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photo of vollert and eriksen
Pharmacology doctoral candidate Craig Vollert, left, and Associate Professor Jason Eriksen, Ph.D., are two of the co-founders of the biotechnology startup company Teomics, which was honored among the '10 Most Promising Life Science Companies' at the Texas Life Science Forum May 26 in Houston.

Start-up Turns Heads

UHCOP Faculty, Student Startup Named Among 10 Most Promising Life Science Companies at 2016 Texas Life Science Forum

Teomics, a startup biotechnology company whose co-founders include a faculty member and a Pharmacology doctoral candidate at UH College of Pharmacy, was recognized among the Rice Alliance 10 Most Promising Life Science Companies at the 2016 Texas Life Science Venture Forum May 26 in Houston.

Teomics was co-founded in 2015 by UHCOP Associate Professor Jason Eriksen, Ph.D., and Pharmacology Ph.D. candidate Craig Vollert, along with Badrinath "Badri" Roysam, Ph.D., Professor and Chair of Electrical and Computer Engineering Department at UH Cullen College of Engineering and Willy Moree, Ph.D., a former UH research staff member.

Teomics has developed a new "antigen retrieval protocol" for reversing the chemical modifications by the commonly used formaldehyde solutions to preserve biopsy tissue sample before undergoing diagnostic imaging and analyses. The company's platform aims to provide more accurate detection of diseases, particularly with certain types of cancers that may be more prone to "false negative" results due to such factors as lower-expressing biomarker proteins and the chemical "masking" of proteins by formaldehyde.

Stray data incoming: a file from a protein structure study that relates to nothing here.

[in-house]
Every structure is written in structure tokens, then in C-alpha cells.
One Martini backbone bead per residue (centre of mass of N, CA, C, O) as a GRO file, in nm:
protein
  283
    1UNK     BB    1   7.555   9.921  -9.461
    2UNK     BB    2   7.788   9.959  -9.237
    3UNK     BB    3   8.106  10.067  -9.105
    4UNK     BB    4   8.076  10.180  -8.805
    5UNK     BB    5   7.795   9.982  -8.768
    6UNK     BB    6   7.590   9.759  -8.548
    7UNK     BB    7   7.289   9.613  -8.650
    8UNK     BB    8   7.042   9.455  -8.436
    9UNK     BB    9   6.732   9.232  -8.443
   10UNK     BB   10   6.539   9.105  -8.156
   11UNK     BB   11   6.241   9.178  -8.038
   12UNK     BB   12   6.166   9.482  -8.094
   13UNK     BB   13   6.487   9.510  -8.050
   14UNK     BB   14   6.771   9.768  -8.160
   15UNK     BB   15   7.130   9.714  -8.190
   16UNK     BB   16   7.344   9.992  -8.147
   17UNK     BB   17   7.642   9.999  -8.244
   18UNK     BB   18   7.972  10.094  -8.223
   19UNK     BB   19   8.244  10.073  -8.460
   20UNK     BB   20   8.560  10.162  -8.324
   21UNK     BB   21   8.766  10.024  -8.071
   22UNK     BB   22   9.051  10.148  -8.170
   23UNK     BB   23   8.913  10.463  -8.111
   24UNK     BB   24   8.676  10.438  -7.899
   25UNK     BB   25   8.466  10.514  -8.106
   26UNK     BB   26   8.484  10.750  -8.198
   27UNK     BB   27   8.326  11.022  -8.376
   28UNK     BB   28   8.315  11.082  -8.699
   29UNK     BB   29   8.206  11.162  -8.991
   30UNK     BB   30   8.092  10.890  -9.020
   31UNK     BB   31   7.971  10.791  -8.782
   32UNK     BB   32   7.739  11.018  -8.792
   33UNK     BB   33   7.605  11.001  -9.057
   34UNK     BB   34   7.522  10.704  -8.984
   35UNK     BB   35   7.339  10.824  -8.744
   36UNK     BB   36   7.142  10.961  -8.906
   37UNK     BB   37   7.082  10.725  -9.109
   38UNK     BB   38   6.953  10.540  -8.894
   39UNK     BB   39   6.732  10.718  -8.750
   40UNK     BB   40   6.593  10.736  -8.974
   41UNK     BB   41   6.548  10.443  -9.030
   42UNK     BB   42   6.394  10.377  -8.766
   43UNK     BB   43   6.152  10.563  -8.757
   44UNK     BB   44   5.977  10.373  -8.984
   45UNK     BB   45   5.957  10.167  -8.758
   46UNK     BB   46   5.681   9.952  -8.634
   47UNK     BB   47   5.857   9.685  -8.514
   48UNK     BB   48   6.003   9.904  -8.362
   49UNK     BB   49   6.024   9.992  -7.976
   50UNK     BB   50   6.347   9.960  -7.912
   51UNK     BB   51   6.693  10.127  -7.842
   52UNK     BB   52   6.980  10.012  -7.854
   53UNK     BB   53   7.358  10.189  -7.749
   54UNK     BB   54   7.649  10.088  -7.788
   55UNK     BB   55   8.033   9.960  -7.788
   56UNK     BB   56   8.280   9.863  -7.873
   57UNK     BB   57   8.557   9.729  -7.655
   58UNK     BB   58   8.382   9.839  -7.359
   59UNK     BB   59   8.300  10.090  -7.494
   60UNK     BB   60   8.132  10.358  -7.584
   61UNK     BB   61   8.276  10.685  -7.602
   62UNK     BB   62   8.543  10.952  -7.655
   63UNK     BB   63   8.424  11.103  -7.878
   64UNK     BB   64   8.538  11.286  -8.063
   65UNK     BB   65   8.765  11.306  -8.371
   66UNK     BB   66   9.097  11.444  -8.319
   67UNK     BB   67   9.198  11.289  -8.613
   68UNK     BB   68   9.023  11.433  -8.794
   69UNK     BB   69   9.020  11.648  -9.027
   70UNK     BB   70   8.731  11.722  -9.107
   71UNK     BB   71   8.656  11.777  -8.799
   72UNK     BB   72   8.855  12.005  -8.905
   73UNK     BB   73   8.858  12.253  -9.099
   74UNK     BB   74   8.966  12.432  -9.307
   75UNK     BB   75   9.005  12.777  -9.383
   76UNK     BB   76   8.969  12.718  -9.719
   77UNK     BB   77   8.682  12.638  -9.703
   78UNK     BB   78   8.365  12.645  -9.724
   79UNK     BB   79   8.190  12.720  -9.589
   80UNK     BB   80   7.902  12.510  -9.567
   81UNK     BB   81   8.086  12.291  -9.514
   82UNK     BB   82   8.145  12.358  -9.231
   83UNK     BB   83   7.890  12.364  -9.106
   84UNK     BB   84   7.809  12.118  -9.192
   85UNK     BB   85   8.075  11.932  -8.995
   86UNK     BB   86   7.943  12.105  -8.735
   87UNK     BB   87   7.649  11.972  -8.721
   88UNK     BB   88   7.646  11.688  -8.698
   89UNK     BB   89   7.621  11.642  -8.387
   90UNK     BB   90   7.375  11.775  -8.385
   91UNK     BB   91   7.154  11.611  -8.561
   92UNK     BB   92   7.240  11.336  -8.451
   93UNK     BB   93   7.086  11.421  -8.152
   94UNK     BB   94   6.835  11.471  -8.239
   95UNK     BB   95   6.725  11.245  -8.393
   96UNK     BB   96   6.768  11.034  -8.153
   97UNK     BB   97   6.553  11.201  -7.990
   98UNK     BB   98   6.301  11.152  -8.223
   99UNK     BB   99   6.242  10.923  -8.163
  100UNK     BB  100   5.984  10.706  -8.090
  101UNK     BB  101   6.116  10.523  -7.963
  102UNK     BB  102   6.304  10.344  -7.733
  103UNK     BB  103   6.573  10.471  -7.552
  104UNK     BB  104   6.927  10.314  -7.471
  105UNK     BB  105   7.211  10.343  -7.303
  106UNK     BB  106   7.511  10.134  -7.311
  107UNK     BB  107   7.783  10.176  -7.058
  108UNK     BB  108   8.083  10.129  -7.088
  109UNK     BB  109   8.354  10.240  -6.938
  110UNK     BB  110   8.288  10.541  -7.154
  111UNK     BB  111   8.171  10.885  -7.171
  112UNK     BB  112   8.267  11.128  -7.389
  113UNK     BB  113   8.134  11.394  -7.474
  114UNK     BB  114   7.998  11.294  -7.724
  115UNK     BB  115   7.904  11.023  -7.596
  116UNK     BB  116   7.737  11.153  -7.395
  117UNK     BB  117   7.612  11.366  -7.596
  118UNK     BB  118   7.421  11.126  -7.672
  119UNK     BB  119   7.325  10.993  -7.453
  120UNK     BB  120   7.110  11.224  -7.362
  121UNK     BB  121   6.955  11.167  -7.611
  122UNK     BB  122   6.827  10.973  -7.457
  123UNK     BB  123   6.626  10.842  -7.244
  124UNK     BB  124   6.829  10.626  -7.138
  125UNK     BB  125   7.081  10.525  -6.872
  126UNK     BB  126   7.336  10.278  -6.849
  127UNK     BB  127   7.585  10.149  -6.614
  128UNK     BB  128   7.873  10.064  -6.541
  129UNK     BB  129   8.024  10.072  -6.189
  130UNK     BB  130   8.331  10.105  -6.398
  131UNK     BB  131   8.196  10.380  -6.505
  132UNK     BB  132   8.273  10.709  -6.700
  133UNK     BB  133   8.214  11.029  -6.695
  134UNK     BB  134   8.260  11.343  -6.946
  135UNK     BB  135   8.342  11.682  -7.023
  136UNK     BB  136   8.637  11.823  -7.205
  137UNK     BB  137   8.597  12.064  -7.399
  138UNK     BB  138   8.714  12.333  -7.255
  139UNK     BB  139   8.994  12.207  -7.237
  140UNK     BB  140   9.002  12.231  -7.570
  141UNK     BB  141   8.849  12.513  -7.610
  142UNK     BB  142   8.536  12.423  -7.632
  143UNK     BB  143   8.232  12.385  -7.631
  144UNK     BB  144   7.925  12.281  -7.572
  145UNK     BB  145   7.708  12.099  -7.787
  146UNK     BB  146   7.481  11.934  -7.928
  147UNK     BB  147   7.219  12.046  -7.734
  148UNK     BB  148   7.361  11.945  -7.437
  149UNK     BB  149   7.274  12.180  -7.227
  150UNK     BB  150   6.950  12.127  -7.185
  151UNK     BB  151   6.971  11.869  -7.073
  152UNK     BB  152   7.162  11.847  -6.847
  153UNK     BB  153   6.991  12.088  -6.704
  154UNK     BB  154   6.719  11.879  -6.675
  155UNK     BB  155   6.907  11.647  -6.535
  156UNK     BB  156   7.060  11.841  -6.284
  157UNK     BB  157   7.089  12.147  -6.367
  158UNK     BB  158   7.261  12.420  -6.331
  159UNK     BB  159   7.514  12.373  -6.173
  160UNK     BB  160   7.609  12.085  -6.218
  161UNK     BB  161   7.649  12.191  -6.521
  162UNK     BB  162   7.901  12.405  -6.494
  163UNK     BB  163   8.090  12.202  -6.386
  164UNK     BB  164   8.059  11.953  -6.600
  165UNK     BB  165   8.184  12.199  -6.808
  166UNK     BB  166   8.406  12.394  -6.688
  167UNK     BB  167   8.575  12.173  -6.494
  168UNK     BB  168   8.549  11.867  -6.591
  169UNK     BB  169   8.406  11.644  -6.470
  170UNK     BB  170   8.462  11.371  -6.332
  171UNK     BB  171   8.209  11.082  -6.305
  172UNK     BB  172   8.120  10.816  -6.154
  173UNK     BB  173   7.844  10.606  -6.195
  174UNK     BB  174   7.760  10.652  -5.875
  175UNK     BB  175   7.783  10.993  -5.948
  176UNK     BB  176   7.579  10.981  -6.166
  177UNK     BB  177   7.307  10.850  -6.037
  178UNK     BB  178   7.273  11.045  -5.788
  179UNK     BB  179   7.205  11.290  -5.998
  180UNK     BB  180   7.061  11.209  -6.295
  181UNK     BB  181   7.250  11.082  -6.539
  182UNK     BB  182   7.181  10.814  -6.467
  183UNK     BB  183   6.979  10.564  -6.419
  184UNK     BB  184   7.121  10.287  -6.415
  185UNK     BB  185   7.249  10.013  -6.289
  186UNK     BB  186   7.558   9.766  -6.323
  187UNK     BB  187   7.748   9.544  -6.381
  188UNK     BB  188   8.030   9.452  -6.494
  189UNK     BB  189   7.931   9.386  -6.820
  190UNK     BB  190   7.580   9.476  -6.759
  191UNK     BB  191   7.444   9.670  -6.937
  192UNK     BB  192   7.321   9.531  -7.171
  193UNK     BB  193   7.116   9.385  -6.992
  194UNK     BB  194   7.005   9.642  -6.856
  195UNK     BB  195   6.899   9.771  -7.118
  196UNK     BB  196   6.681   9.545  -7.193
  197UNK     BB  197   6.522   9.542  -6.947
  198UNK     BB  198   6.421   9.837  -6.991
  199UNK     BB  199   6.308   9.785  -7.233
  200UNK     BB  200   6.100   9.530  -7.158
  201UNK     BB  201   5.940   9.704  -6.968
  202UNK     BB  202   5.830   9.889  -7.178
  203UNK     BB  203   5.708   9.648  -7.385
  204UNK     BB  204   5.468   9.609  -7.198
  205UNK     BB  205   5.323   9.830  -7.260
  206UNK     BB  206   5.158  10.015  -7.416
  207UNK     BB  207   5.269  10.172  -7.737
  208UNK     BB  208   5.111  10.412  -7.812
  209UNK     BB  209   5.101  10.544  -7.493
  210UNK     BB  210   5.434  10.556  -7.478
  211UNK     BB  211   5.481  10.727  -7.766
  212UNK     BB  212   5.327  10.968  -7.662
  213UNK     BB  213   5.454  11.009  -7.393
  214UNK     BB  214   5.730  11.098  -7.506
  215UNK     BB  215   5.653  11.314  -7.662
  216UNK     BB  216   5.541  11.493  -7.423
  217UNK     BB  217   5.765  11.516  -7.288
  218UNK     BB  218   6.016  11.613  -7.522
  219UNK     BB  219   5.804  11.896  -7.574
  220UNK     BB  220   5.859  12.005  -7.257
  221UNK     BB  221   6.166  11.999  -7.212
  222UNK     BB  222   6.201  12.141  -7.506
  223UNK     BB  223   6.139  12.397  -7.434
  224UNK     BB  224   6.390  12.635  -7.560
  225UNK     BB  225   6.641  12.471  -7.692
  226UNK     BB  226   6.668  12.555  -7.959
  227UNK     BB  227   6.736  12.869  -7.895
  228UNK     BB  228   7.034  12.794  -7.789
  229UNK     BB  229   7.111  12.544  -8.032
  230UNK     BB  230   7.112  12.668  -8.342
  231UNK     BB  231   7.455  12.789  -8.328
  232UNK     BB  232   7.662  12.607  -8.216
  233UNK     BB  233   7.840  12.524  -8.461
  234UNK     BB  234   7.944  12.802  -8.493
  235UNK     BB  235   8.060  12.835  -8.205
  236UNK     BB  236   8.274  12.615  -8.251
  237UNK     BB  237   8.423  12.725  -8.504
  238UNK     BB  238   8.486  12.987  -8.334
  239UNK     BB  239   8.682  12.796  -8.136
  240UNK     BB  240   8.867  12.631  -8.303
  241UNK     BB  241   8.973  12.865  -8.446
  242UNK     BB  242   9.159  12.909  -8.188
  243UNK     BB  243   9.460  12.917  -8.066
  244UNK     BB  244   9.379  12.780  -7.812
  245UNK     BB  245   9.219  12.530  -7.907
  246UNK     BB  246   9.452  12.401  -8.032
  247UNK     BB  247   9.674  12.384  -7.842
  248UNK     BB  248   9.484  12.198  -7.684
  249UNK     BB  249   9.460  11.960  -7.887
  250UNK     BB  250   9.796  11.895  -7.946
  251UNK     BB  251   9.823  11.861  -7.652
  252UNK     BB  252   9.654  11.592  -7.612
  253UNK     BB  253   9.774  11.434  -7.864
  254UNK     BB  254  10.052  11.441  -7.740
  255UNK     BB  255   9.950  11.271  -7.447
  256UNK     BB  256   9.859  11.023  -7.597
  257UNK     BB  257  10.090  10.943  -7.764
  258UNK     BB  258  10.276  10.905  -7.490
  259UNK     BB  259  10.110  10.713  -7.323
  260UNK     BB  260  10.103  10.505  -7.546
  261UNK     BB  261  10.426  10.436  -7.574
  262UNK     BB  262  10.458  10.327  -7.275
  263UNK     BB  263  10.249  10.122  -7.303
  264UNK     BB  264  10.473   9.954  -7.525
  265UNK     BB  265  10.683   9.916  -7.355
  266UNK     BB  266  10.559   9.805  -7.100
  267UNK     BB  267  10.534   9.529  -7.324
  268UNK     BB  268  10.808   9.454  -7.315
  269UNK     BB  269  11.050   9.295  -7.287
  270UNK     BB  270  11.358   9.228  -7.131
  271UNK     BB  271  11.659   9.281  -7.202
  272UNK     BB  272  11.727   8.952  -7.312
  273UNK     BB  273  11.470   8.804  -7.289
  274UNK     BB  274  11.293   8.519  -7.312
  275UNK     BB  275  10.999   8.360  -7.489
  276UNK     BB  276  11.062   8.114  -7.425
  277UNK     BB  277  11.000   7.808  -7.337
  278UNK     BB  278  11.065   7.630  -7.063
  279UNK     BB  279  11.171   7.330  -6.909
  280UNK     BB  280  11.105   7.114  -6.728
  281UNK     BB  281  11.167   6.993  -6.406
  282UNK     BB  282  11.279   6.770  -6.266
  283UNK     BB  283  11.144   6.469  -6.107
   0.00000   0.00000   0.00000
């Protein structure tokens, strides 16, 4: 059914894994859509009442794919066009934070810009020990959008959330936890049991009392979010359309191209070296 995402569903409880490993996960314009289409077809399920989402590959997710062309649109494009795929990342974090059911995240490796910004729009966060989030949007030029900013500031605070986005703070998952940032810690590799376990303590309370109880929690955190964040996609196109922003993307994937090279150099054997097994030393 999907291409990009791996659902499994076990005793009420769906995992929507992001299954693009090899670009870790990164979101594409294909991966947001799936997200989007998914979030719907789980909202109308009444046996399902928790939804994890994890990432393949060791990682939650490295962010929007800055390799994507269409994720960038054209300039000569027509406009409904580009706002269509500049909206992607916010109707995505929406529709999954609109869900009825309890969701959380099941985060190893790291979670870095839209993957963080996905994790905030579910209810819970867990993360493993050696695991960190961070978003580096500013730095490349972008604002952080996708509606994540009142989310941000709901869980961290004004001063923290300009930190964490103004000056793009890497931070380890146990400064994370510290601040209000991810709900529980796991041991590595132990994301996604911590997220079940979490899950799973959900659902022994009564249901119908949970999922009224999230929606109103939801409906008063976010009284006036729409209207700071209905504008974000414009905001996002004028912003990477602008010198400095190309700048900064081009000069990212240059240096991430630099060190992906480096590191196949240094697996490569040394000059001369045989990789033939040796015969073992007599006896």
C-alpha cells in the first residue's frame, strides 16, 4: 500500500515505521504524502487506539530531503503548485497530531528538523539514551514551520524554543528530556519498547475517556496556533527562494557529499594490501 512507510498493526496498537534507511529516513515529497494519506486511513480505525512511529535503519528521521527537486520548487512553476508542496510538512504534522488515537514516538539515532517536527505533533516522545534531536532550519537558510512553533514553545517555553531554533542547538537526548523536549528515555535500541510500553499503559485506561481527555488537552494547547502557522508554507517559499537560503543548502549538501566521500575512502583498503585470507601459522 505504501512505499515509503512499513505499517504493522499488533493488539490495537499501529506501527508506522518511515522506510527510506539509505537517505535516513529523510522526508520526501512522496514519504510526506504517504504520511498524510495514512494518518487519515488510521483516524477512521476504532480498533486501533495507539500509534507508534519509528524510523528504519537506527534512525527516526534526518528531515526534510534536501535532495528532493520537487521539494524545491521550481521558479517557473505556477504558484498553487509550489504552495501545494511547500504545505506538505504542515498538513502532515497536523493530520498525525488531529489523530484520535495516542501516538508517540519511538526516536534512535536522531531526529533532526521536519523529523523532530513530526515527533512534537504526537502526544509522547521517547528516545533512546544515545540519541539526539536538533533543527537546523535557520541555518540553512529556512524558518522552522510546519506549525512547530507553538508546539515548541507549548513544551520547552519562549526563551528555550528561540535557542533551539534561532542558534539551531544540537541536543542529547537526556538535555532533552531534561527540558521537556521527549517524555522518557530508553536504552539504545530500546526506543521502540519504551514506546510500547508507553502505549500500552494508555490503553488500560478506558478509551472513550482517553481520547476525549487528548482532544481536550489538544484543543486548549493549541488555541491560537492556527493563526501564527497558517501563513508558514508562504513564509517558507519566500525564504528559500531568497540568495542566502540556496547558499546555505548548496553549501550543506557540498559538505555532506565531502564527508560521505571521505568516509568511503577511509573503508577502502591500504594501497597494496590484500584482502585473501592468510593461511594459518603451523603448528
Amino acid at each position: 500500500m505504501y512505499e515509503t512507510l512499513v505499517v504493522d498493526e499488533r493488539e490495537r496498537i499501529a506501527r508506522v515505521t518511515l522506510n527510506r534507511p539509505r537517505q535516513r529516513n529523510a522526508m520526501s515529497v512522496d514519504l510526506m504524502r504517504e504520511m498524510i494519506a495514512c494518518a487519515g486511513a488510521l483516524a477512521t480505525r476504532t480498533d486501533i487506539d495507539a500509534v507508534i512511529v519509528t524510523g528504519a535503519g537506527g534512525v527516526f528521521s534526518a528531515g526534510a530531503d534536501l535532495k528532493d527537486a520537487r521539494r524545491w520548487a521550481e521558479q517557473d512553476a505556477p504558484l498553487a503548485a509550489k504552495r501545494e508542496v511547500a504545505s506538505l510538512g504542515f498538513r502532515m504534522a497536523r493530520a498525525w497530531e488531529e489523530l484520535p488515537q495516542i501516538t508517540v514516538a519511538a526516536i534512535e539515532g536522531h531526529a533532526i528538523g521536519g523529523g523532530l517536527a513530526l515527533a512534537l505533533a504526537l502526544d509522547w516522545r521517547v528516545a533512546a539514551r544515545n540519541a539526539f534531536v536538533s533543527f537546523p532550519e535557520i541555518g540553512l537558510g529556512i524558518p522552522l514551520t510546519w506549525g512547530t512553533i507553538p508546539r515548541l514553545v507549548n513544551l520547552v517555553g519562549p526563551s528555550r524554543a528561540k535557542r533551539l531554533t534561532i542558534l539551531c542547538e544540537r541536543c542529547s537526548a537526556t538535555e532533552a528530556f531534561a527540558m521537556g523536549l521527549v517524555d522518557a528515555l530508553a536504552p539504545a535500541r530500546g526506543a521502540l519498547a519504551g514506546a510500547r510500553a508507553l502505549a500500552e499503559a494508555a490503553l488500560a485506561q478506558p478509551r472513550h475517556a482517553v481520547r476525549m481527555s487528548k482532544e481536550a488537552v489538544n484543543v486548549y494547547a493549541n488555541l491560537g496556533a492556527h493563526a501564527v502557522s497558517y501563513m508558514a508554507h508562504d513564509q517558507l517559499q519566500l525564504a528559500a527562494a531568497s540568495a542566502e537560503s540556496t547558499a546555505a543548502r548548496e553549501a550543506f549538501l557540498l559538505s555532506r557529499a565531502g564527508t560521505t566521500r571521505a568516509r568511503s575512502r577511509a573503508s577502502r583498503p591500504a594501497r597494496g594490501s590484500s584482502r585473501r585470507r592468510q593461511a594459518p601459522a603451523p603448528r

The company currently has one U.S. patent pending, with additional patent applications through the University of Houston in progress, and plans to begin producing and marketing its technology by this fall. Teomics has received support from the UH Technology Gap Fund through the Office of the Vice President for Research and Technology Transfer, and Vollert has taken advantage of various entrepreneurial programs at UH and Houston, including RED Labs and the Cougar Venture Fund at Bauer College of Business.  

Although the company is initially focused on the cancer diagnostics market, the co-founders believe their formaldehyde-scavenging compounds have broader application to advance disease detection and research using current diagnostic probes but also salvage untapped probes deemed ineffective.

Eriksen and Vollert pointed to a 2015 survey by The Scientist that indicated over 75 percent of researchers are replacing failed antibodies on a routine basis and a global marketplace with revenue of $1.6 billion and growing.

"The award provides further validation and support for the Teomics platform and our technology's market potential," Vollert said. "We're moving forward on several fronts to prepare for the start of production and deployment, including continued discussions with prospective investors, conducting additional market research, and setting up our office and lab space."

Held at the BioScience Research Collaborative at Rice University, the Texas Life Science Venture Forum is hosted by the Rice Alliance for Technology and Entrepreneurship, BioHouston, and the Texas Healthcare and BioScience Institute.

More than 50 startup companies presented their three-minute business plan presentations at the forum, and an additional six Nasdaq-listed life science companies provided status updates. The event is one of the largest life science venture capital conferences in the Southwest and featured more than 40 industry and investment speakers, with venture capitalists and other investors, entrepreneurs, industry representatives, business leaders and service providers among the approximately 500 attendees.